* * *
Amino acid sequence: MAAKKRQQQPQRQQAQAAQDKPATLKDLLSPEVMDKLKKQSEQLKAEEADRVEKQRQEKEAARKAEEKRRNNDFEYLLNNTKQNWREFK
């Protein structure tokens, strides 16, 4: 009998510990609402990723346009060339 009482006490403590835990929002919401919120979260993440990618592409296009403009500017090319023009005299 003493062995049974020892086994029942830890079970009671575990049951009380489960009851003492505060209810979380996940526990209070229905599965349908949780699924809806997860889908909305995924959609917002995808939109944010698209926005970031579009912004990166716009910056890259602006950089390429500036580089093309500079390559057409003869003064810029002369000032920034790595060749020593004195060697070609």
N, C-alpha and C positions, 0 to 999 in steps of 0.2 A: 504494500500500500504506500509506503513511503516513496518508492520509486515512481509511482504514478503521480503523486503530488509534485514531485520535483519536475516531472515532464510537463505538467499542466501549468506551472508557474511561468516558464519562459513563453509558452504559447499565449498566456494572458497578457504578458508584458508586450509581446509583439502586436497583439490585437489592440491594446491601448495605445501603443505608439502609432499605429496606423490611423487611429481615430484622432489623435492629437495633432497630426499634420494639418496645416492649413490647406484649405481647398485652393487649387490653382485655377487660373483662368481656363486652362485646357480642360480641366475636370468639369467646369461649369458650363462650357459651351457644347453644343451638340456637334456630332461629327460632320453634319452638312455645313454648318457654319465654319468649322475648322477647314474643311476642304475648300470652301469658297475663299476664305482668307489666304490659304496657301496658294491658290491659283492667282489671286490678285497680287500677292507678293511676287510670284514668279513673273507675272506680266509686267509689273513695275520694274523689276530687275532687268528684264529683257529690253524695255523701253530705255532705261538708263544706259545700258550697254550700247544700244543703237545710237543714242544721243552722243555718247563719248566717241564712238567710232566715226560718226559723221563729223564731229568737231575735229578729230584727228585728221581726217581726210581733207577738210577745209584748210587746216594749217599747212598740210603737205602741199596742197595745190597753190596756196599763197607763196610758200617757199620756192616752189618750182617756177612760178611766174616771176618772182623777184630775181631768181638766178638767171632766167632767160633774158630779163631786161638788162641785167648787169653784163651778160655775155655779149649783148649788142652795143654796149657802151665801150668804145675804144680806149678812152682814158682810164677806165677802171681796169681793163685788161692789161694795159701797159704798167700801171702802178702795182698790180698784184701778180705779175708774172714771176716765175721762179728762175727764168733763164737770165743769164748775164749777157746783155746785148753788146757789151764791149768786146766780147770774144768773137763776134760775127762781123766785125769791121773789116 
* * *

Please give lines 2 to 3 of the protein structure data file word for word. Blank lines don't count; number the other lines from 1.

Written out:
């Protein structure tokens, strides 16, 4: 009998510990609402990723346009060339 009482006490403590835990929002919401919120979260993440990618592409296009403009500017090319023009005299 003493062995049974020892086994029942830890079970009671575990049951009380489960009851003492505060209810979380996940526990209070229905599965349908949780699924809806997860889908909305995924959609917002995808939109944010698209926005970031579009912004990166716009910056890259602006950089390429500036580089093309500079390559057409003869003064810029002369000032920034790595060749020593004195060697070609």
N, C-alpha and C positions, 0 to 999 in steps of 0.2 A: 504494500500500500504506500509506503513511503516513496518508492520509486515512481509511482504514478503521480503523486503530488509534485514531485520535483519536475516531472515532464510537463505538467499542466501549468506551472508557474511561468516558464519562459513563453509558452504559447499565449498566456494572458497578457504578458508584458508586450509581446509583439502586436497583439490585437489592440491594446491601448495605445501603443505608439502609432499605429496606423490611423487611429481615430484622432489623435492629437495633432497630426499634420494639418496645416492649413490647406484649405481647398485652393487649387490653382485655377487660373483662368481656363486652362485646357480642360480641366475636370468639369467646369461649369458650363462650357459651351457644347453644343451638340456637334456630332461629327460632320453634319452638312455645313454648318457654319465654319468649322475648322477647314474643311476642304475648300470652301469658297475663299476664305482668307489666304490659304496657301496658294491658290491659283492667282489671286490678285497680287500677292507678293511676287510670284514668279513673273507675272506680266509686267509689273513695275520694274523689276530687275532687268528684264529683257529690253524695255523701253530705255532705261538708263544706259545700258550697254550700247544700244543703237545710237543714242544721243552722243555718247563719248566717241564712238567710232566715226560718226559723221563729223564731229568737231575735229578729230584727228585728221581726217581726210581733207577738210577745209584748210587746216594749217599747212598740210603737205602741199596742197595745190597753190596756196599763197607763196610758200617757199620756192616752189618750182617756177612760178611766174616771176618772182623777184630775181631768181638766178638767171632766167632767160633774158630779163631786161638788162641785167648787169653784163651778160655775155655779149649783148649788142652795143654796149657802151665801150668804145675804144680806149678812152682814158682810164677806165677802171681796169681793163685788161692789161694795159701797159704798167700801171702802178702795182698790180698784184701778180705779175708774172714771176716765175721762179728762175727764168733763164737770165743769164748775164749777157746783155746785148753788146757789151764791149768786146766780147770774144768773137763776134760775127762781123766785125769791121773789116 